There are many different murder convictions, and while watching TV shows or movies, we see perpetrators being given different types of sentencing (and this is sometimes used to add drama). In real life, the different degrees of murder charges are incredibly important as they set the terms for the type of conviction the defendant receives, and the kind of punishment they are dealt. This article will focus on attempted murder under California Penal Code 664/187.
Some people think that when a murder goes wrong, and the victim does not die, that the perpetrator will not face any murder charges – this is wrong. Attempted murder is a serious conviction with two specific elements: the defendant had the intent to murder the victim and the victim must not have died. There must have been a direct act, which if having worked correctly, would have actually resulted in the death of the victim. Therefore, a direct act does not constitute just thinking about killing someone, but taking a very deliberate action to do so.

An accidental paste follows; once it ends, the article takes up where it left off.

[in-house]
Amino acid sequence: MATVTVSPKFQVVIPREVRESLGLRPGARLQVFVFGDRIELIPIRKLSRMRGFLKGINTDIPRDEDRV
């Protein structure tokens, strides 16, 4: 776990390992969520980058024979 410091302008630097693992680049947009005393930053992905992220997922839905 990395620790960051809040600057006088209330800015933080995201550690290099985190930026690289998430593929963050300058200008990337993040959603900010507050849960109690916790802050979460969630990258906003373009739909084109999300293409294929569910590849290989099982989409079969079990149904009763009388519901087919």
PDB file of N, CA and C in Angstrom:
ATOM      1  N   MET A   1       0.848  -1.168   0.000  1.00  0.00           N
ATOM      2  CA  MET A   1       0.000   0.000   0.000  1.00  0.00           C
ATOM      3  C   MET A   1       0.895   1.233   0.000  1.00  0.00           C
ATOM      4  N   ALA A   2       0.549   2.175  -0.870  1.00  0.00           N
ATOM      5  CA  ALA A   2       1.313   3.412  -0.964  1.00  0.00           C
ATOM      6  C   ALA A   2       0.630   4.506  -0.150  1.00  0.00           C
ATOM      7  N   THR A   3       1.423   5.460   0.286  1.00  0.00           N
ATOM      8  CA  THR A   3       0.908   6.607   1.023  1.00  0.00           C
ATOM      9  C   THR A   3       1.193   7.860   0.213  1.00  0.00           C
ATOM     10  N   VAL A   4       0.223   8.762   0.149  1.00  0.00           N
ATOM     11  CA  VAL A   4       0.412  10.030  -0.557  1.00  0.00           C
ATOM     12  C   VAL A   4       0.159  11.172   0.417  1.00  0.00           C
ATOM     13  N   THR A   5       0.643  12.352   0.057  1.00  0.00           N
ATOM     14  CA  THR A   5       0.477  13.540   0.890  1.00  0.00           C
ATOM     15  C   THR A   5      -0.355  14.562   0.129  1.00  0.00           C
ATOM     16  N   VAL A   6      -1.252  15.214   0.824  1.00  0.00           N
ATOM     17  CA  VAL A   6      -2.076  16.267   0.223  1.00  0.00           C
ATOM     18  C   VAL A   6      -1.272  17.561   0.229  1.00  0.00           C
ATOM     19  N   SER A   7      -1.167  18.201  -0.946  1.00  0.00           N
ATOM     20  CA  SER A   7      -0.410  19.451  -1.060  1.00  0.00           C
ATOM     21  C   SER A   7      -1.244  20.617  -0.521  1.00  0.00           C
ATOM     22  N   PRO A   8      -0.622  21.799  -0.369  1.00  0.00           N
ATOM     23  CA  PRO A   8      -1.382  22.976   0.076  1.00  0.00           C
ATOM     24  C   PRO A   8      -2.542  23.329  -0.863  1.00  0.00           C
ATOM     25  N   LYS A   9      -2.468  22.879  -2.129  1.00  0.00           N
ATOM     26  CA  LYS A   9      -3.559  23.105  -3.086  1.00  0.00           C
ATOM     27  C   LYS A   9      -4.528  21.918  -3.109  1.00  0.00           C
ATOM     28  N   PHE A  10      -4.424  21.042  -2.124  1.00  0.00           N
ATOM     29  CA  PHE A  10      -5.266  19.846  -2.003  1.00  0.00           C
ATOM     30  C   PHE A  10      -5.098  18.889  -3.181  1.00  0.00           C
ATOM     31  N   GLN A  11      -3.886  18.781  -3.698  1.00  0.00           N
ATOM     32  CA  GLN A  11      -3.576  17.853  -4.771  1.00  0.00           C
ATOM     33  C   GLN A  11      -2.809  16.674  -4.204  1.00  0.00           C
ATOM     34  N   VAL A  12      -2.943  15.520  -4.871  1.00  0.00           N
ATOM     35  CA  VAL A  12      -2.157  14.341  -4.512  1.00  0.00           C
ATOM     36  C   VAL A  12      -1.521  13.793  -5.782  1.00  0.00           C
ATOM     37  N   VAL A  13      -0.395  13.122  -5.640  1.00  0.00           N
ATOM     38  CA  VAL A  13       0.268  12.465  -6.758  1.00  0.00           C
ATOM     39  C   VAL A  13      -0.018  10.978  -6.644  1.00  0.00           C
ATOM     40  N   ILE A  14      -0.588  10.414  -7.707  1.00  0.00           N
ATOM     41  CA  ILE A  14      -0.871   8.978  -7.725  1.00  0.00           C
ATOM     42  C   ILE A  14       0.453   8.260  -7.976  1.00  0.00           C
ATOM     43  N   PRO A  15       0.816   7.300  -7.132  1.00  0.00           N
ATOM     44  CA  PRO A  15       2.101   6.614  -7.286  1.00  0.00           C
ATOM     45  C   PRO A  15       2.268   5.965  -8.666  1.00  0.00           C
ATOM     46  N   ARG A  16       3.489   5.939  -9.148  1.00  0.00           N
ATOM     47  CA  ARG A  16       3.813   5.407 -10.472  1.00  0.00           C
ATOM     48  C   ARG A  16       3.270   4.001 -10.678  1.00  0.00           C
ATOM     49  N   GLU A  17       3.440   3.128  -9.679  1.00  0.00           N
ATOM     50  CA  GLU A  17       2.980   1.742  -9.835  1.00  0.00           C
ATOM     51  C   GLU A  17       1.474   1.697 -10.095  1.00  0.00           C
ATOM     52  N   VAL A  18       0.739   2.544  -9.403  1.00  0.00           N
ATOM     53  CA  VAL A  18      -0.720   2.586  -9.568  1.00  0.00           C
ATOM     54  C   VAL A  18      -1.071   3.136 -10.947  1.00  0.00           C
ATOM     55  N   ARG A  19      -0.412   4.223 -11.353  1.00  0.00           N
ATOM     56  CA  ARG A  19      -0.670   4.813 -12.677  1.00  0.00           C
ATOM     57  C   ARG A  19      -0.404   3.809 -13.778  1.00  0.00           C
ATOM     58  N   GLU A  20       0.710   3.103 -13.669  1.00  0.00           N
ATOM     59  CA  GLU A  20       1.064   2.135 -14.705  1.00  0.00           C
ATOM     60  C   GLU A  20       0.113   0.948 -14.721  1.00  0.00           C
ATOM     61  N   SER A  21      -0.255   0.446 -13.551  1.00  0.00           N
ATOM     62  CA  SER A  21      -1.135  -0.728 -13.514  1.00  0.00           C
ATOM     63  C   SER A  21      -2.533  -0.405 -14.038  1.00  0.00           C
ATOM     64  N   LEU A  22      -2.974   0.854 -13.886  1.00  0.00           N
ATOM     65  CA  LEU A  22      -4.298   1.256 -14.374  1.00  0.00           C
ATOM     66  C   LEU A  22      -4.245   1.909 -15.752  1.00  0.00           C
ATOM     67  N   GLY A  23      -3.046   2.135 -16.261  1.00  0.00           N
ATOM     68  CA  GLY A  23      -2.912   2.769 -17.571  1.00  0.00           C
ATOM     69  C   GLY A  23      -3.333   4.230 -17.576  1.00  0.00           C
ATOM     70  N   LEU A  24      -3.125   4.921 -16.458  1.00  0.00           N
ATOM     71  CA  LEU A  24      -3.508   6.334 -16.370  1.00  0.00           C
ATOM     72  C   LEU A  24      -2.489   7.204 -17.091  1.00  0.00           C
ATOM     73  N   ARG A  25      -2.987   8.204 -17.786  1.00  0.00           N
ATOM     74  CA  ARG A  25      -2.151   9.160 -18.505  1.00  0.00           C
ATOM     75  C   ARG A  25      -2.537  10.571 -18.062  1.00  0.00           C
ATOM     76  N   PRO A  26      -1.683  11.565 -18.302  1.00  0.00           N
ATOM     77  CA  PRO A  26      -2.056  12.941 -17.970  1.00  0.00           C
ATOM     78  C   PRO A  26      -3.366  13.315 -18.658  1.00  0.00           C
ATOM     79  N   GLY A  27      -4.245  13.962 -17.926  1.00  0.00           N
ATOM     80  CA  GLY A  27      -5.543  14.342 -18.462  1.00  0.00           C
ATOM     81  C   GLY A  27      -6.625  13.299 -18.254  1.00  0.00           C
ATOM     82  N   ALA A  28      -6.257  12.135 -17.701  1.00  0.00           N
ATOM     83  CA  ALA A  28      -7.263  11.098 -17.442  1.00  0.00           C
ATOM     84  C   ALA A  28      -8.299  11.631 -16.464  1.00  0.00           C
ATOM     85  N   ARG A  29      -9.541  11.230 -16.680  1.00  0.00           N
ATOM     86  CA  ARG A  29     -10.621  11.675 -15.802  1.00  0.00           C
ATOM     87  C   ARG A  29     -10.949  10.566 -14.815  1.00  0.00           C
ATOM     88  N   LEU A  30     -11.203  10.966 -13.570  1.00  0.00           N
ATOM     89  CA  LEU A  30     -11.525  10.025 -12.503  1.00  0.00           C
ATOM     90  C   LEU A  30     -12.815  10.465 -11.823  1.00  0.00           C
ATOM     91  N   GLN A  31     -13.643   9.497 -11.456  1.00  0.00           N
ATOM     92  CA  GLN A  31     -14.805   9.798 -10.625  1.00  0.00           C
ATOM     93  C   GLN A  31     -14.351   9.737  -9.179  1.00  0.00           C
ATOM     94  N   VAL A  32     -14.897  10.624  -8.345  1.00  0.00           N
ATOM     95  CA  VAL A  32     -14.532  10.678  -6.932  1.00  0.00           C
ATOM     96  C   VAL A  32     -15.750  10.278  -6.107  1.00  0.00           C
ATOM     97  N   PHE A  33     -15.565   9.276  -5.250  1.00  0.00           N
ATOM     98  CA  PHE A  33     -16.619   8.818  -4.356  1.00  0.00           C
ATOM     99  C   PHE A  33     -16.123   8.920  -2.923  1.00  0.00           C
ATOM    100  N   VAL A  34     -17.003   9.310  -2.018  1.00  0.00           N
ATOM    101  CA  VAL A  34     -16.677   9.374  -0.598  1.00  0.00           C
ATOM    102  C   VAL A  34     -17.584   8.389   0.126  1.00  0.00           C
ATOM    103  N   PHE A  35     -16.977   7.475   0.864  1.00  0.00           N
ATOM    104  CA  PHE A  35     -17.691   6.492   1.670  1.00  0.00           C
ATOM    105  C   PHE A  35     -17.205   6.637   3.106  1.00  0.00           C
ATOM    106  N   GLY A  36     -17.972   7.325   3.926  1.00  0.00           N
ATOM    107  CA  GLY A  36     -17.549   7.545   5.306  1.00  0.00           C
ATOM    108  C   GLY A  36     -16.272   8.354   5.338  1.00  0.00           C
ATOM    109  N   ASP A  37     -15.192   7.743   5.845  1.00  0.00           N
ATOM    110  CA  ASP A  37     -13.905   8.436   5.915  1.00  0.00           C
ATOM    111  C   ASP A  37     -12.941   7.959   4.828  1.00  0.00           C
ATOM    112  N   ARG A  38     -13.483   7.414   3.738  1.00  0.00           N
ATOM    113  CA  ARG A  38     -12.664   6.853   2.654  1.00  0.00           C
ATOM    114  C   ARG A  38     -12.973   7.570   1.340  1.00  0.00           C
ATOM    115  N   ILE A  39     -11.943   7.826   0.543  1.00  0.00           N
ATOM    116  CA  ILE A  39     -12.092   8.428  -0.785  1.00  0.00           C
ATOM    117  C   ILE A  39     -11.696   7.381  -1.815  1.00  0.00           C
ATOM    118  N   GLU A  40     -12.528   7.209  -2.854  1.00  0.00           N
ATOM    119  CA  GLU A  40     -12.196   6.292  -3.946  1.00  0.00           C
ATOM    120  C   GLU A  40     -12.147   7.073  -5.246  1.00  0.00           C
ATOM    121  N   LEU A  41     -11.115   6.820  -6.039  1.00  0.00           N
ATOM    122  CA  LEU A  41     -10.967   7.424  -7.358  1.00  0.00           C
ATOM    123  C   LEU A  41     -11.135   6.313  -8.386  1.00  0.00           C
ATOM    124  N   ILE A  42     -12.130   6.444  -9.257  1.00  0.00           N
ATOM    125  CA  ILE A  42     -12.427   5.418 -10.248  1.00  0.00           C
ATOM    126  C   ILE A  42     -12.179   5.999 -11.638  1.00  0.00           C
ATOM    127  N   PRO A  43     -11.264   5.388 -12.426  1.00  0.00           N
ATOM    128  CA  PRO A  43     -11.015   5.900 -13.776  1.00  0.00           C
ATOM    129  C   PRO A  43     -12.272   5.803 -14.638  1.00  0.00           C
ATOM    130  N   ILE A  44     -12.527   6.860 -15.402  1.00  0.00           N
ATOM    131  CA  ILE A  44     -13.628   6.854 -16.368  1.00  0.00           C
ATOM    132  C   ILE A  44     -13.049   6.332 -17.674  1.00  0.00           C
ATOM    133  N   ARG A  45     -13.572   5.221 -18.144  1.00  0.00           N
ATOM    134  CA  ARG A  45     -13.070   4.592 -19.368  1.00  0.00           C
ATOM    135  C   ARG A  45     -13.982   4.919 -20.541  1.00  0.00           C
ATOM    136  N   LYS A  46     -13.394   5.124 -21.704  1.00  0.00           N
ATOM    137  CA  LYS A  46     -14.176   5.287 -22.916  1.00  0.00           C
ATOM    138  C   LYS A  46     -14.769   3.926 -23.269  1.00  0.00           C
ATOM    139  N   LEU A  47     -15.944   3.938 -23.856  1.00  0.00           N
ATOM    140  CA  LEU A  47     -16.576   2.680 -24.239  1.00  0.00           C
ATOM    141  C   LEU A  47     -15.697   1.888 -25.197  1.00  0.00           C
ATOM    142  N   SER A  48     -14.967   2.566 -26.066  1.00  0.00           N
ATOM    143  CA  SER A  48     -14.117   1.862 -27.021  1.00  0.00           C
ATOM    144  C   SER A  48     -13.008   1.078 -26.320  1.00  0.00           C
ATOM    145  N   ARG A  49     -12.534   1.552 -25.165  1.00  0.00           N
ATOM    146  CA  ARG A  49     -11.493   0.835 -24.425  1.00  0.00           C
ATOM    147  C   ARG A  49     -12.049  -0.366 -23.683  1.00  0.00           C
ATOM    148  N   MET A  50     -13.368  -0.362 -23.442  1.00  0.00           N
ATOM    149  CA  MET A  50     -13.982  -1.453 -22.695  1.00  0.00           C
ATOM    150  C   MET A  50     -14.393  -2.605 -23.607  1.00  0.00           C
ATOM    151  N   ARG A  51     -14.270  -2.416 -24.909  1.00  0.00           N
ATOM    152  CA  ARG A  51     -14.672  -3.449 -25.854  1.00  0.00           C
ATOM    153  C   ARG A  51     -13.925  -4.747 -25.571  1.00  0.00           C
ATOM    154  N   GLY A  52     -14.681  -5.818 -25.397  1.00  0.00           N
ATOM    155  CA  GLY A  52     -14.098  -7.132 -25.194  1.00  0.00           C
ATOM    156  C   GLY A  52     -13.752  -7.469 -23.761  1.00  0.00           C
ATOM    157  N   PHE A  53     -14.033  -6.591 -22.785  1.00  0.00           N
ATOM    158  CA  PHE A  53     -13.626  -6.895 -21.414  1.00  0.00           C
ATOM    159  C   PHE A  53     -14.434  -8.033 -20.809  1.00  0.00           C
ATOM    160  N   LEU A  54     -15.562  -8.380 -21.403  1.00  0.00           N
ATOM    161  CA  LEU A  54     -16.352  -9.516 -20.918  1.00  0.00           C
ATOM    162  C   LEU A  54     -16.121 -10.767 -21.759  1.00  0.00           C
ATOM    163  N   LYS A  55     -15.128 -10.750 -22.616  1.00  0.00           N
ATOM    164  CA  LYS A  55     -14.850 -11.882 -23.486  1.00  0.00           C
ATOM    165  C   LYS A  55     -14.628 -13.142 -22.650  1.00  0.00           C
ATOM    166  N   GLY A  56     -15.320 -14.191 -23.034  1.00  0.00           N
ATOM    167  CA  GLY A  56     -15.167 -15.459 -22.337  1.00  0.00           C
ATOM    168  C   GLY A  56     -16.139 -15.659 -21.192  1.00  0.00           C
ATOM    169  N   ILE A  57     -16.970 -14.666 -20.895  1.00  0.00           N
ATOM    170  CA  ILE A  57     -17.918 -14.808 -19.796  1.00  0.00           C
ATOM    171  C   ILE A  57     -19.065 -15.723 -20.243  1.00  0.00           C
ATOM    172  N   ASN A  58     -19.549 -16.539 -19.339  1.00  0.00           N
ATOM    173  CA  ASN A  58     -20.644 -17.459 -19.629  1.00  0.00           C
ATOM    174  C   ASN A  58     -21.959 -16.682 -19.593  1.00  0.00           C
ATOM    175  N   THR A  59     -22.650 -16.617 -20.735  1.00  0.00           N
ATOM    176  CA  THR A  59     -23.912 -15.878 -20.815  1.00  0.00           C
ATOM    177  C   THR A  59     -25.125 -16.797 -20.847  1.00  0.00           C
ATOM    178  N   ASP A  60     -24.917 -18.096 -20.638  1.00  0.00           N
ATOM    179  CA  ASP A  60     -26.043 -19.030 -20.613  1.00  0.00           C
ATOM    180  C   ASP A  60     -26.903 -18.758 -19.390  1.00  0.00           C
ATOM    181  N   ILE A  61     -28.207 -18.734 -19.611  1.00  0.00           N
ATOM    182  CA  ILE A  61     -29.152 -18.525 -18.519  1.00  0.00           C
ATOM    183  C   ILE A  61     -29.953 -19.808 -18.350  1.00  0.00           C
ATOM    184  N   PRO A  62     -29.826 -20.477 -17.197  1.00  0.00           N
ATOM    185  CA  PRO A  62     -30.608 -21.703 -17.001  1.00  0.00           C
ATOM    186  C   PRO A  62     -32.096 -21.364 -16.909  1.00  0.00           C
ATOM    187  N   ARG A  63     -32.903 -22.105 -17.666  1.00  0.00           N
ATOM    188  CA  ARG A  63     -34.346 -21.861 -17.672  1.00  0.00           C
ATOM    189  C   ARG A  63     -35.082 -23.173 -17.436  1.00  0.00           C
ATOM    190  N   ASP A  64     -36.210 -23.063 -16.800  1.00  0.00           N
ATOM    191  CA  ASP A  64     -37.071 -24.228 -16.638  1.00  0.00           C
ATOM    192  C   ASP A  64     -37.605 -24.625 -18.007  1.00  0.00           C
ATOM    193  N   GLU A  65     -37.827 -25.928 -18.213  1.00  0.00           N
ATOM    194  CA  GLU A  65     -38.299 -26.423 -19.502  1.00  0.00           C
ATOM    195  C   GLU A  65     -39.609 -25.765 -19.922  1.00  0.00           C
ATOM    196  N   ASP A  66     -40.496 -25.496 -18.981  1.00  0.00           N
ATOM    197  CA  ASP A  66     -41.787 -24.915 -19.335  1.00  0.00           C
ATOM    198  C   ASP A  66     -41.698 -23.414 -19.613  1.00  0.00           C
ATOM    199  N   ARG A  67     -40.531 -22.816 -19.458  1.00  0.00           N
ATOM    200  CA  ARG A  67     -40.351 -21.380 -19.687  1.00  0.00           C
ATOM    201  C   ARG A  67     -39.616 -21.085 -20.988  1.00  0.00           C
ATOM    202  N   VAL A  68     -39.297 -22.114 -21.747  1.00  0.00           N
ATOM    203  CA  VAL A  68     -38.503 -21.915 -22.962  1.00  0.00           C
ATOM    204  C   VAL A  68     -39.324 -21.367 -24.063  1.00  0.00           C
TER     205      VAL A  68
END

If a defendant is found guilty of attempted murder, they face a felony conviction. This conviction can either be first-degree or second-degree. First-degree means that the murder was premediated, while second-degree means that it was not. However, in either case, there still have to be intent to kill and a direct act in that moment. If found guilty of a first-degree charge, the defendant faces a life sentence in state prison. However, if convicted of second-degree attempted murder, the penalties include only up to nine years in state prison. According to the three strikes law, as the number of strikes (read: felonies) increases, so do your punishments. If someone has been wrongly accused of attempted murder, they must not hesitate in seeking the counsel of an experienced criminal lawyer.